Pubdate: Wed, 19 Dec 2007
Source: Army Times (US)
Copyright: 2007 Army Times Publishing Company
Author: Andrew Tilghman, Staff writer
Bookmark: (Cannabis - Medicinal)


A Colorado judge ruled Wednesday that police should  return dozens of 
marijuana plants to a former Marine  and 1991 Persian Gulf War 
veteran who is a licensed  medical marijuana user.

"It's great -- I need my stuff back," said Kevin  Dickes, 39, a 
Denver-area construction worker who left  the Marine Corps as a lance 
corporal in 1993.

Aurora, Colo., police raided Dickes' home in April and  seized plants 
growing in his basement. He was  handcuffed, arrested and charged 
with a felony count of  cultivating marijuana, which carries a 
maximum sentence  of six years in prison.

But last week, prosecutors dropped the charge after  confirming that 
Dickes is licensed to grow the plants  under the Colorado state 
medical marijuana laws that  voters approved in 2000.

In early 1991, Dickes was with 1st Battalion, 4th  Marines, in Kuwait 
helping to transport Iraqi prisoners  of war when one of them 
detonated a grenade that  sprayed him with shrapnel.

Years later, doctors diagnosed him with a chronic  vascular condition 
that stems from his wartime injury  and causes severe pain and 
swelling in his leg. Earlier  this year, he took his Department of 
Veterans Affairs  records to a Denver-area clinic and obtained the 
growing license.

Arapahoe District Judge John Wheeler granted Dickes'  motion 
requesting return of his plants, but Dickes and  his attorney are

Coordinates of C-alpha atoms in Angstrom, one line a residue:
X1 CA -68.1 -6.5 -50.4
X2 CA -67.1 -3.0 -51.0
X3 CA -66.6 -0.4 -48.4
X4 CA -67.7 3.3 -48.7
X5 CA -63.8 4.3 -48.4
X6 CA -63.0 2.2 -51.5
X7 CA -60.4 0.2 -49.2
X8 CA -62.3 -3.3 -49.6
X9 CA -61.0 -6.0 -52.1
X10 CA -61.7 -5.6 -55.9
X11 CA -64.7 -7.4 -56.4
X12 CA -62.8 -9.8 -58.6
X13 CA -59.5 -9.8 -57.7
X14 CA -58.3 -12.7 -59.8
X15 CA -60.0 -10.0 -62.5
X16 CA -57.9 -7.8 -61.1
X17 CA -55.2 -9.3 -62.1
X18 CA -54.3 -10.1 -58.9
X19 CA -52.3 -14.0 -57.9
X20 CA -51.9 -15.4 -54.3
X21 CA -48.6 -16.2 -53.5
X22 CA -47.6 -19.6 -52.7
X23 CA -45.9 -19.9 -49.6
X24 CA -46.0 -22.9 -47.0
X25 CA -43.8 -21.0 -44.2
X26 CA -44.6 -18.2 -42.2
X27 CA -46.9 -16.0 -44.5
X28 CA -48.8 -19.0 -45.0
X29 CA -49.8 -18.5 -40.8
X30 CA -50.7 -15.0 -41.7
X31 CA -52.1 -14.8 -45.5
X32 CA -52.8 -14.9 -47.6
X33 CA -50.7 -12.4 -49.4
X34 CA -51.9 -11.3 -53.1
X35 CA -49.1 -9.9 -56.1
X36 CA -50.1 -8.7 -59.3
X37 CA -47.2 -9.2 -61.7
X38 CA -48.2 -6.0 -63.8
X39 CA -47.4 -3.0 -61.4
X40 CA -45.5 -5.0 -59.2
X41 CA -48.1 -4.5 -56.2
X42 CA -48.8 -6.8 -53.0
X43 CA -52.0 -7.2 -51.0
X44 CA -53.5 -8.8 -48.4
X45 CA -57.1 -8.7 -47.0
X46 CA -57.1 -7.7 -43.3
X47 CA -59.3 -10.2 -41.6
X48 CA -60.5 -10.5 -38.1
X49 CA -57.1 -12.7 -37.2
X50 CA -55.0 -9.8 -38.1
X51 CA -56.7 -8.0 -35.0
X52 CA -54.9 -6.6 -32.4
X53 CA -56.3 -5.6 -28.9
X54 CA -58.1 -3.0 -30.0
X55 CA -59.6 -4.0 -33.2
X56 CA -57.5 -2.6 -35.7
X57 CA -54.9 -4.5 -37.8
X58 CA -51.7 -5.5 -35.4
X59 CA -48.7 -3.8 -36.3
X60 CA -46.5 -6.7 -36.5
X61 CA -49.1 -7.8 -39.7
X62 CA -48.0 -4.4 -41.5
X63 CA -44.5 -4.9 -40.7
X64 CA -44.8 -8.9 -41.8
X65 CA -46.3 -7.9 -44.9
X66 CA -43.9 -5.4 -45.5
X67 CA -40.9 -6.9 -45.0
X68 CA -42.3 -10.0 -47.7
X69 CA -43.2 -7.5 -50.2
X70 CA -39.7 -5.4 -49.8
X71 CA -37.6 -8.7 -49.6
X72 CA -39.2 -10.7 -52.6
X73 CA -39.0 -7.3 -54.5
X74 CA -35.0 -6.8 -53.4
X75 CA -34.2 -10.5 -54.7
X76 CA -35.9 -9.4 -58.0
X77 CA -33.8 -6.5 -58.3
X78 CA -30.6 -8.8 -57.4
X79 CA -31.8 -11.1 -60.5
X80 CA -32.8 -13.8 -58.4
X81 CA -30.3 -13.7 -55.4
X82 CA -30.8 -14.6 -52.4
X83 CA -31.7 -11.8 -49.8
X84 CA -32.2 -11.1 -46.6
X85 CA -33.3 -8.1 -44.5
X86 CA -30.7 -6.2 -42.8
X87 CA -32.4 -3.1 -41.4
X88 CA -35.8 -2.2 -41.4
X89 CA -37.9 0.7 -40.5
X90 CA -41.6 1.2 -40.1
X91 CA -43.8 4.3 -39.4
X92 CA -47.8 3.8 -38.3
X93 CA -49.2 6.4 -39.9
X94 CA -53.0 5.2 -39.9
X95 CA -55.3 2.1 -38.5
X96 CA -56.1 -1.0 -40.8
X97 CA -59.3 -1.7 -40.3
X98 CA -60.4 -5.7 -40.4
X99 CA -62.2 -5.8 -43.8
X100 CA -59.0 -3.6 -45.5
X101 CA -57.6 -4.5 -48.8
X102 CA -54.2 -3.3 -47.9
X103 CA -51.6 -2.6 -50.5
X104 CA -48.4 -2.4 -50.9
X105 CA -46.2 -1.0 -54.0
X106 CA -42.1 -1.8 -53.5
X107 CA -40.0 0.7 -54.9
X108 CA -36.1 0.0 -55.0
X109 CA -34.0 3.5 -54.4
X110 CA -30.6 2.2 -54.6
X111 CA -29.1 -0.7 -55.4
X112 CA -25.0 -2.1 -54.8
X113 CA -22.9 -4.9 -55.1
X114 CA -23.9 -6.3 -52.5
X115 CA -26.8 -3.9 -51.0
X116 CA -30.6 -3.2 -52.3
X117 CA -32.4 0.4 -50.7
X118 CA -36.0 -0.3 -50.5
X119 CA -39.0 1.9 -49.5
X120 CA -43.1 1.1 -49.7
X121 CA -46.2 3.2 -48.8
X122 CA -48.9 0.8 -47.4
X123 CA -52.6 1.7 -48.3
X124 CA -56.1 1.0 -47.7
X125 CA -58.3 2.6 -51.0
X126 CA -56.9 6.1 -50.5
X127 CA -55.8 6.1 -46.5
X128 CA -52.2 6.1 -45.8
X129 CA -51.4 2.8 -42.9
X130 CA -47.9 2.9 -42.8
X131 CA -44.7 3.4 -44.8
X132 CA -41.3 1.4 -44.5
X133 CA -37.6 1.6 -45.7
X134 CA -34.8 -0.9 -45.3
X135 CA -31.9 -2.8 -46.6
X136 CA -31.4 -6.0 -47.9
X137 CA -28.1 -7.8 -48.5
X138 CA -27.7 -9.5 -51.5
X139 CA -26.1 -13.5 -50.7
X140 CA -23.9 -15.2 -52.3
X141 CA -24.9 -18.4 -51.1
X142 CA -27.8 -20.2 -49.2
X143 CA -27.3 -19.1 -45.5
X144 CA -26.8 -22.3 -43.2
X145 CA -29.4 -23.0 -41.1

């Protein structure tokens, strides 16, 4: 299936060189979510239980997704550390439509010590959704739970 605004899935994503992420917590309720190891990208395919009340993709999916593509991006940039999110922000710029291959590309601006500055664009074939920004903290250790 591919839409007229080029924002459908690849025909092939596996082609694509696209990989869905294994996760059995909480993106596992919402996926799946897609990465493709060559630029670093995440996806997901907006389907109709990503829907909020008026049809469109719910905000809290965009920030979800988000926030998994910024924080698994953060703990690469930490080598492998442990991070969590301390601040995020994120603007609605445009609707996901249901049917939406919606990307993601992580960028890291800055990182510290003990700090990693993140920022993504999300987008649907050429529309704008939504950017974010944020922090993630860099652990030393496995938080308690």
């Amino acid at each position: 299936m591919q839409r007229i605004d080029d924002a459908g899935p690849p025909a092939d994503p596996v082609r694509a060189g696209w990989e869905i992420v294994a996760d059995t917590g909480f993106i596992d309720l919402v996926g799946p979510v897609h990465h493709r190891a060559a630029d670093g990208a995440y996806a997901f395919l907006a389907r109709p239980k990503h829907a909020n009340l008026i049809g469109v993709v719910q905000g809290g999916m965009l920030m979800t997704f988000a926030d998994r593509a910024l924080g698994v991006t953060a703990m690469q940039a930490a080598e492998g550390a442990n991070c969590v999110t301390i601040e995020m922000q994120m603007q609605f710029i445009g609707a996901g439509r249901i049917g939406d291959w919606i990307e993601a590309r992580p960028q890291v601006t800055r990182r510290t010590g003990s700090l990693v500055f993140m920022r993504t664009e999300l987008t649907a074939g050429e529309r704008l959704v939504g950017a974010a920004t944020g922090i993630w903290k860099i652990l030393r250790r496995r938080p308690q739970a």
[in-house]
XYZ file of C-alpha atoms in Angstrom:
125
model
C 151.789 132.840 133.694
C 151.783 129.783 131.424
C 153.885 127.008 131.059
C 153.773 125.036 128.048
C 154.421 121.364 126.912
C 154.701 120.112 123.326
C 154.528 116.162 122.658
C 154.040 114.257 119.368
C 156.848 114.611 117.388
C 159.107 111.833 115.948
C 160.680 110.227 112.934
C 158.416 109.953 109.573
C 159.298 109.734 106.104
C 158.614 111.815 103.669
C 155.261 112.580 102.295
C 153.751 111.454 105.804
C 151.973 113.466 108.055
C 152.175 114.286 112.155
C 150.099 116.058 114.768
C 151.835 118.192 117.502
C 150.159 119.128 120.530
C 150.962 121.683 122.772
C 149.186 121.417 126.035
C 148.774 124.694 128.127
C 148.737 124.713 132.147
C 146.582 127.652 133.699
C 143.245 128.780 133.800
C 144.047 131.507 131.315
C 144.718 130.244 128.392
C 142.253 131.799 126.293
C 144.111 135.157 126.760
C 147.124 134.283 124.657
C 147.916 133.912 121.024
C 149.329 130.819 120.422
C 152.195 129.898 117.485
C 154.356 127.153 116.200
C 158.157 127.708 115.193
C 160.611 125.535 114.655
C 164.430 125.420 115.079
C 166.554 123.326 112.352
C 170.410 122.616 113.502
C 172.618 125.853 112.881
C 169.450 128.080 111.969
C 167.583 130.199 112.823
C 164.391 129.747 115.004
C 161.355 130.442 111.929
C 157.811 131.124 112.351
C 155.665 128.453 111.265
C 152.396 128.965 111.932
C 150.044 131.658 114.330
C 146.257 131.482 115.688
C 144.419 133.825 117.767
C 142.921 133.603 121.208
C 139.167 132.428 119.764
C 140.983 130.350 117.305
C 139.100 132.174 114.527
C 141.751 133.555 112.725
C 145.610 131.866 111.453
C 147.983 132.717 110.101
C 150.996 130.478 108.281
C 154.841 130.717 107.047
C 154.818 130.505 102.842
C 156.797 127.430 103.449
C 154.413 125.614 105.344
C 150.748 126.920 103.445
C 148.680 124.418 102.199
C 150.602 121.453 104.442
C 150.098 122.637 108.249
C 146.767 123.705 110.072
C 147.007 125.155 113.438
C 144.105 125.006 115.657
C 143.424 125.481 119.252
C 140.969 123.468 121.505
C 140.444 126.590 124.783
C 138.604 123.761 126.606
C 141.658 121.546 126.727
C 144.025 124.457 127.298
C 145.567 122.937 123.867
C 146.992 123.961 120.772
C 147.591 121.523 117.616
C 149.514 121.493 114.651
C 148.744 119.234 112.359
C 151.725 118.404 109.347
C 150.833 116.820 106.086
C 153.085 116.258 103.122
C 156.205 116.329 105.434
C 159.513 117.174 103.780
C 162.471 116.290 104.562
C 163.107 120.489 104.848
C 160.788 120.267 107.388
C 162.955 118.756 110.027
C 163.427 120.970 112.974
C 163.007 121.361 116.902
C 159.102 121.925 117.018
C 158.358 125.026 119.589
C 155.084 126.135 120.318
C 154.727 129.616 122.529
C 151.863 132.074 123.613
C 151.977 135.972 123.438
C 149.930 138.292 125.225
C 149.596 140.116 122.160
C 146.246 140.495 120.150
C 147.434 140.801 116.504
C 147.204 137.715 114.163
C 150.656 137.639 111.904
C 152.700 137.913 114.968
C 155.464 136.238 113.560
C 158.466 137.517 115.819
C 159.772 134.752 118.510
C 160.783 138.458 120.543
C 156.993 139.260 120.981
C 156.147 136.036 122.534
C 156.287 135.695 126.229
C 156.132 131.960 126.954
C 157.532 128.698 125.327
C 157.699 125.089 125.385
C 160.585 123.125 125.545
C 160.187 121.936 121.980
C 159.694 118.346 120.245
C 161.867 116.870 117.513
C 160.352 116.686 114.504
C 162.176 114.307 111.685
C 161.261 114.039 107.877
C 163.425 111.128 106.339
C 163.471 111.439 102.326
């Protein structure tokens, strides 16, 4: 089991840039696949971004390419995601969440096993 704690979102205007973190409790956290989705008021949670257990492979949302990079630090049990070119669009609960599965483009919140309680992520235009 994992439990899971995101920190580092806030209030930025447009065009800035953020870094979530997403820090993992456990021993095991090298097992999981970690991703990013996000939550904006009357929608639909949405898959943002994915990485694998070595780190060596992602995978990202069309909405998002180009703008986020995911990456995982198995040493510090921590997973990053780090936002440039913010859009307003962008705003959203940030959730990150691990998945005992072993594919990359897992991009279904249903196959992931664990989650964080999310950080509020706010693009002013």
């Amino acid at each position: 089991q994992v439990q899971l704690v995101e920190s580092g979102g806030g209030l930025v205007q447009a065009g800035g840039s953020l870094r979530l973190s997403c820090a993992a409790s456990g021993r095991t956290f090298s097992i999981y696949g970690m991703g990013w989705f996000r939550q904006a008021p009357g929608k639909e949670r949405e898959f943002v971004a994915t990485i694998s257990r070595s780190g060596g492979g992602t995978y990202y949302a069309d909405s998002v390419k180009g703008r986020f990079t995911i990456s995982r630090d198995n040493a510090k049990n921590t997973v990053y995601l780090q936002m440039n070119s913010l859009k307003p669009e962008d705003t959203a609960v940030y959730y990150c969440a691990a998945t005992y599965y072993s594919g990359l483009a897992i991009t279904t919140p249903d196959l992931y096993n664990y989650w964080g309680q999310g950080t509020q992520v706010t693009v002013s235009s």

skeptical that police have maintained  the hydroponically grown 
plants for eight months.

"I doubt they have the resources to have a grow room at  the police 
station. Are they going to pay some guy to  sit there and take care 
of my marijuana?" Dickes said  in a telephone interview.

Growing marijuana takes time, care and expertise, he  said, adding 
that he may seek financial damages if  police fail to deliver the 
plants in good condition.

"We're going to get the property back, and then we'll  make our 
assessment as to whether compensation is  warranted," said Dickes' 
attorney, Robert Corry.

Police reports said they seized 71 plants, but Corry  said it wasn't 
that many because some of the plants  were "clones" and not fully grown.

The Drug Enforcement Agency applies a price of $5,200  to each pound 
of marijuana; if that standard applies,  Dickes' plants could be 
worth more than $100,000,  depending on the weight.

Since police took his plants, Dickes said he has  obtained marijuana 
only sporadically from friends and  "caregivers."
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